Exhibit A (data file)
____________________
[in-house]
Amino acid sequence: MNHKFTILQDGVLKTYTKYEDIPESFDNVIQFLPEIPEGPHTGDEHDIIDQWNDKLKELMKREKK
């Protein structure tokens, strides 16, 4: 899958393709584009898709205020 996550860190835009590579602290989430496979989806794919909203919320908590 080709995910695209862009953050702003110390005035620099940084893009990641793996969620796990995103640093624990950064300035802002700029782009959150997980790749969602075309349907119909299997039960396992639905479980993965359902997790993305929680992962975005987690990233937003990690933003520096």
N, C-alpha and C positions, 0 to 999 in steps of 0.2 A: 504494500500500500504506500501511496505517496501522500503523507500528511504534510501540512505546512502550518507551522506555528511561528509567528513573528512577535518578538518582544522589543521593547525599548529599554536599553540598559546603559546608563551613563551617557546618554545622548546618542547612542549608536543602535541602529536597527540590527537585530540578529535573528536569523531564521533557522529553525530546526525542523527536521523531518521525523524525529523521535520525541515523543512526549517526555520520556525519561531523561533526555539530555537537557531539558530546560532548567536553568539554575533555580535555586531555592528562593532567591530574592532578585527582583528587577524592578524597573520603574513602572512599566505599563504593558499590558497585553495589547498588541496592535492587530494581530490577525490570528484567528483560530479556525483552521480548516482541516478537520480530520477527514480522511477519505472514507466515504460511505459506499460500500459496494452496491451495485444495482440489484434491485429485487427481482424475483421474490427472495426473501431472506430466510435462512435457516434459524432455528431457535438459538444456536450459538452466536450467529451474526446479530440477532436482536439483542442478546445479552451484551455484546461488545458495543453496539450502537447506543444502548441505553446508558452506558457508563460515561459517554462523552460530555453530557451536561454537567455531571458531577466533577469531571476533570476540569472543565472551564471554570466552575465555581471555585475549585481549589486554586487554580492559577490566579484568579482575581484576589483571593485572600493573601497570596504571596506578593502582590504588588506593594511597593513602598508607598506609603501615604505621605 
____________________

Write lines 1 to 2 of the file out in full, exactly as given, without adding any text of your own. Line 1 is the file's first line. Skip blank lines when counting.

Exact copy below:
[in-house]
Amino acid sequence: MNHKFTILQDGVLKTYTKYEDIPESFDNVIQFLPEIPEGPHTGDEHDIIDQWNDKLKELMKREKK